“You dodged a bullet,” Hooke said. “You lay that path over Oklahoma City, and you have devastation of biblical proportions.
In El Reno, the city of 18,000 suffered significant damage, including to its vocational-technical center and a cattle stockyard that was reduced to a pile of twisted metal. But Mayor Matt White said it could have been worse had the twister passed to the north.
“If it was two more miles this way, it would have wiped out all of downtown, almost every one of our subdivisions and almost all of our businesses,” White said. “It would have taken out everything.”
The EF5 storm that hit Moore decimated neighborhoods.
“It’s very scary ... I don’t think a normal person can fathom just how scary,” White said. “I don’t think they realize how lucky El Reno was.”
The storm’s 2.6-mile-wide path surpassed a record set in 2004 in Hallam, Neb. And it would have made the storm hard to recognize up close, Smith said.
“A 2.5 mile wide tornado would not look like a tornado to a lot of people,” Smith said, explaining that the twister would not have a tapered funnel and would instead resemble a dark cloud hanging below the horizon.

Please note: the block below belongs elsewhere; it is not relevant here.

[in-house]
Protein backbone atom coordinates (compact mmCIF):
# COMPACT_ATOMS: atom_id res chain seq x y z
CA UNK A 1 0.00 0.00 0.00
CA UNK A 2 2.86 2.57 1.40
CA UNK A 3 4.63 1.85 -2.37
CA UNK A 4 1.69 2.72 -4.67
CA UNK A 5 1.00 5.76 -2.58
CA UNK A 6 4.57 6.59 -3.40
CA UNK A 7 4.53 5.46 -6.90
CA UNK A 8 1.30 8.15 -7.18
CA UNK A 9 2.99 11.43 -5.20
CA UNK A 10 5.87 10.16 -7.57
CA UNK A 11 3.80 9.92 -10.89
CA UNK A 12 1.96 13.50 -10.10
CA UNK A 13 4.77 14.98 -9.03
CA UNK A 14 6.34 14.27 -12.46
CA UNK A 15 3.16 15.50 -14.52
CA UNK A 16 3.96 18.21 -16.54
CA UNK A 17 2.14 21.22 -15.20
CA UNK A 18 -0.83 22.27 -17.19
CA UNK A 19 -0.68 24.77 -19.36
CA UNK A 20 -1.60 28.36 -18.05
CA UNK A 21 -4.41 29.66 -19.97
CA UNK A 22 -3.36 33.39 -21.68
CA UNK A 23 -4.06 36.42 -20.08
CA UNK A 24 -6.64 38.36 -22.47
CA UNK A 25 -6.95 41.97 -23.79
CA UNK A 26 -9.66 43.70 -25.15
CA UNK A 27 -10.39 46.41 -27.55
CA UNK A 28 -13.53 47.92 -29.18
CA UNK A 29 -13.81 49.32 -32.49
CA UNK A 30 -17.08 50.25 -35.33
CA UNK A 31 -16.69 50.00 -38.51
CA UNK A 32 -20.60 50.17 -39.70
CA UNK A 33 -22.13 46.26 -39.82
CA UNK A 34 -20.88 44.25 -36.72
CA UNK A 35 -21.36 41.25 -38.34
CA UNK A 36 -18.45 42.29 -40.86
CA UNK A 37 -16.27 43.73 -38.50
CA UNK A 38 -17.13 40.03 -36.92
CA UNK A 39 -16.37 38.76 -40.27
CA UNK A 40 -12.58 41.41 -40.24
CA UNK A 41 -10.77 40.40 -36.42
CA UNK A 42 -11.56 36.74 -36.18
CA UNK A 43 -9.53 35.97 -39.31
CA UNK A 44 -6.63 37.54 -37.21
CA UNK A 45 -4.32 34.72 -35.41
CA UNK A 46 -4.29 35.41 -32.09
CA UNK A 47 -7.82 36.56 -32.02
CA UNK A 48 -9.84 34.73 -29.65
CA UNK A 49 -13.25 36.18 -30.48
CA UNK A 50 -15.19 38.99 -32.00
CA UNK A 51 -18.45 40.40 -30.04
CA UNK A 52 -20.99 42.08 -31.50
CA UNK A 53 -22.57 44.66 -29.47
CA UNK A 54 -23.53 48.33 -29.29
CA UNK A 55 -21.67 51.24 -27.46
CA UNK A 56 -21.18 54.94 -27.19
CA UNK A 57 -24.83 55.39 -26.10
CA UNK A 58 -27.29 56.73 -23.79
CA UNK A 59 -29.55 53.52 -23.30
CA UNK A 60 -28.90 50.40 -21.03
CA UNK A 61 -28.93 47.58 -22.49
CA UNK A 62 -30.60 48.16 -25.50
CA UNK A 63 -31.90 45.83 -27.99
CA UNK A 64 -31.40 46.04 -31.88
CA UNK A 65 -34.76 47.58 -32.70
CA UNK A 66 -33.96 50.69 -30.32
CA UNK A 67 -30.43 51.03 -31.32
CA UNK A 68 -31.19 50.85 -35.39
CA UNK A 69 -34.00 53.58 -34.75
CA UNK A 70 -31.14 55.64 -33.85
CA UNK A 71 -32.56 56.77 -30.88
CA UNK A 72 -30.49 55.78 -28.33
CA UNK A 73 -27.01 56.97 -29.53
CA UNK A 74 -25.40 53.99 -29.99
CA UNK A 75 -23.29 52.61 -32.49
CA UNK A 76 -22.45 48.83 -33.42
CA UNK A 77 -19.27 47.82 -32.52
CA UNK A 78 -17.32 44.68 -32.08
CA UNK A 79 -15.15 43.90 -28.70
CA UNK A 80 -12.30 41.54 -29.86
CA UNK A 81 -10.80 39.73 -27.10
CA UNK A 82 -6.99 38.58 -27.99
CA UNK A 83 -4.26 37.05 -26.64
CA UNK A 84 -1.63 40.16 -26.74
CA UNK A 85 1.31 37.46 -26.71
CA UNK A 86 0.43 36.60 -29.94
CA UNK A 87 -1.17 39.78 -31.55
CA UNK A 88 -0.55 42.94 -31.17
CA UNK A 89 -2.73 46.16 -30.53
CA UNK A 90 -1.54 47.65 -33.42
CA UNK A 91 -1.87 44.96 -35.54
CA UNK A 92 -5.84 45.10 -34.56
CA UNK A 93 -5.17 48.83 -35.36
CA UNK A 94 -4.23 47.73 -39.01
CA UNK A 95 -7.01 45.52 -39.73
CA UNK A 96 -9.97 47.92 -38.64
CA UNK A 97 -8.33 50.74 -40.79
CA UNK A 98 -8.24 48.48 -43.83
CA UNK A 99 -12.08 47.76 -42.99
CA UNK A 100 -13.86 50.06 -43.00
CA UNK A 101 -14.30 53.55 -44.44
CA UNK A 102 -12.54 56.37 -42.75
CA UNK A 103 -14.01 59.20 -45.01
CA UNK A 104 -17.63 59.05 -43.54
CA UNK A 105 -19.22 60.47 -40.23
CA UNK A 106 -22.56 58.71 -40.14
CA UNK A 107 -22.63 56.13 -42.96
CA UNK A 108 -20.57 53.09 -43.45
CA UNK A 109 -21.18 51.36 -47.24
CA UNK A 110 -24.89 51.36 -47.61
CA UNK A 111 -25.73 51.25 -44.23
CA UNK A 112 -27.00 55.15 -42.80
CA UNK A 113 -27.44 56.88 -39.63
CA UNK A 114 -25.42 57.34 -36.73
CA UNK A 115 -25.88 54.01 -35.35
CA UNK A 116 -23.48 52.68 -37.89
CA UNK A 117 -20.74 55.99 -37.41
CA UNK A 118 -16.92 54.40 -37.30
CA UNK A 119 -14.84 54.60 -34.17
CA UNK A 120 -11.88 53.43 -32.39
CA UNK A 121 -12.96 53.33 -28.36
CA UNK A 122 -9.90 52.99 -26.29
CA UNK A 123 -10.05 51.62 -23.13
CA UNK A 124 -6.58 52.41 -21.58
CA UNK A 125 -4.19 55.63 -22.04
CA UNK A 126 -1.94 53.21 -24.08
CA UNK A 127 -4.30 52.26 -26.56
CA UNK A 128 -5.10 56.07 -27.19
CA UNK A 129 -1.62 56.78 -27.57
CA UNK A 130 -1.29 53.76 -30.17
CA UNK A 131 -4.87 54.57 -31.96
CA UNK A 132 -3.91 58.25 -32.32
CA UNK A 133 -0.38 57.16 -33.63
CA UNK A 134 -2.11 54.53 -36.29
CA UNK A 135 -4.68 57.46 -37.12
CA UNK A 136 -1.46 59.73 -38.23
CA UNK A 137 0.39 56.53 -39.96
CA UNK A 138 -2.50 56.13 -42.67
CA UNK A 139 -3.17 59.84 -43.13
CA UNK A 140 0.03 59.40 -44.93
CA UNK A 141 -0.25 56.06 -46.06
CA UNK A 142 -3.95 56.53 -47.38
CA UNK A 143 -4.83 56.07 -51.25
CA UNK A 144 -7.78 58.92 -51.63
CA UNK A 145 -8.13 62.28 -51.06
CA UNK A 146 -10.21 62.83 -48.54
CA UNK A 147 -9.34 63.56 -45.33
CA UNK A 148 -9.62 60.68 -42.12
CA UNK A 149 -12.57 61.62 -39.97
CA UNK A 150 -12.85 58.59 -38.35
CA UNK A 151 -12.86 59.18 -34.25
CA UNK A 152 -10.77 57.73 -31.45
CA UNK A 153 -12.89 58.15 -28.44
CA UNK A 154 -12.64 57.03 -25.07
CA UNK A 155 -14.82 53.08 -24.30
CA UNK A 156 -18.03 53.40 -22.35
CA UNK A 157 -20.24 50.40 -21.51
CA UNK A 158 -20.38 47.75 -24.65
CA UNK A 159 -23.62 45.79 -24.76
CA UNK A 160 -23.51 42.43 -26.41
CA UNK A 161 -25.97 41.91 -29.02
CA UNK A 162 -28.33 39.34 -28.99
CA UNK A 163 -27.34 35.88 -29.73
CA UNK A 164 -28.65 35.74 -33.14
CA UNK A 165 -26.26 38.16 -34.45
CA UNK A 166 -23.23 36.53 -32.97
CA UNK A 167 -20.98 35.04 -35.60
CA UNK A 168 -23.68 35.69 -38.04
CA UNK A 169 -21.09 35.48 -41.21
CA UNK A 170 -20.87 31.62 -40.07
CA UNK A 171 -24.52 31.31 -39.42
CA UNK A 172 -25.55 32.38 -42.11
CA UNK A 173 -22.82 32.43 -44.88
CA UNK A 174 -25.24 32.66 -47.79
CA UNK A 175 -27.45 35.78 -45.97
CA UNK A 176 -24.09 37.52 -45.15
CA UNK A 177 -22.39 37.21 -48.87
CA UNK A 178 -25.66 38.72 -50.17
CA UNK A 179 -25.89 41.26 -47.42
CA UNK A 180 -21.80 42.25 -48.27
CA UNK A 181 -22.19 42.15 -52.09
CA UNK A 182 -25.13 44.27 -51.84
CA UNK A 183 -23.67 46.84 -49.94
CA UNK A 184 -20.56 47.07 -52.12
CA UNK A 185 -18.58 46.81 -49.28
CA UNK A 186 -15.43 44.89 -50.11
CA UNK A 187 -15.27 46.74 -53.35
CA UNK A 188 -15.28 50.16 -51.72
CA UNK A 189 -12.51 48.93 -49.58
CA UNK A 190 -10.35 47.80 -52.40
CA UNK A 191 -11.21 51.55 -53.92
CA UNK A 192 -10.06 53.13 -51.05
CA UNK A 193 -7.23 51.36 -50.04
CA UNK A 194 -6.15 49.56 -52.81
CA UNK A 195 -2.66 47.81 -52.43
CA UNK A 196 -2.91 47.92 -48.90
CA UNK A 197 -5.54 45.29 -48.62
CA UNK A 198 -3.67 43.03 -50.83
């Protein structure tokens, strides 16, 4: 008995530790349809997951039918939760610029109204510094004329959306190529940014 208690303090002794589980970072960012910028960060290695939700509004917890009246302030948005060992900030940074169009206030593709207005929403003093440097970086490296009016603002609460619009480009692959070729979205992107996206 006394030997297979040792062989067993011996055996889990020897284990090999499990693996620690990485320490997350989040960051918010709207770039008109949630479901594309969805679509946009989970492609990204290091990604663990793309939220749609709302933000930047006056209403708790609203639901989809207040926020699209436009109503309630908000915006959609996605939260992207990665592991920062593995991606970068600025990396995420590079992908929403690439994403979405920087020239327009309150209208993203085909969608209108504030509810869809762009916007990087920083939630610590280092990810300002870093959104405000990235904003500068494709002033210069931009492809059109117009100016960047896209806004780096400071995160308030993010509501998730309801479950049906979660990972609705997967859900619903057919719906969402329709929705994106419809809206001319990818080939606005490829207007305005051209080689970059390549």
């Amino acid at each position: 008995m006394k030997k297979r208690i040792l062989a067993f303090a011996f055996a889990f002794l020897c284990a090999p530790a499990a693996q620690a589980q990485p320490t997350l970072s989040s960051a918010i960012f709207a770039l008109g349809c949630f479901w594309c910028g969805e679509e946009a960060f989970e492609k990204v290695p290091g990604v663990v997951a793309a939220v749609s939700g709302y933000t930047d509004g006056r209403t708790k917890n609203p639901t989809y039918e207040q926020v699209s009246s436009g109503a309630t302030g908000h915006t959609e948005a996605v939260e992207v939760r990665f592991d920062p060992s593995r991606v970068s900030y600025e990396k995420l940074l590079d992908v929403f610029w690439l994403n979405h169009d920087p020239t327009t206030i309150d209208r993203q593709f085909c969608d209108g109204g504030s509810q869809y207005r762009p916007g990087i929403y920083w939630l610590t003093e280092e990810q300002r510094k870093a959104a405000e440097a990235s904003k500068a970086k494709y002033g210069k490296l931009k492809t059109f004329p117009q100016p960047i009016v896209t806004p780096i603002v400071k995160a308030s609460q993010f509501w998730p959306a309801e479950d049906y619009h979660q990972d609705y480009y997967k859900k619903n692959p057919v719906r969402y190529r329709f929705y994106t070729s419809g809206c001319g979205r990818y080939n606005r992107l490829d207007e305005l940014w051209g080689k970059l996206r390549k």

Greg Carbin, a meteorologist for the National Oceanic and Atmospheric Administration’s Storm Prediction Center in Norman, said May in Oklahoma is a time of weather transition, offering the perfect fuel for violent thunderstorms that can produce tornadoes a combination of warm, moist air combined with cooler jet stream energy that causes massive instability in the atmosphere.
“In these past two events, we’ve had a lot of unstable air sitting around, a lot of moisture and warm air,” Carbin said. “That provides the fuel for thunderstorm development.”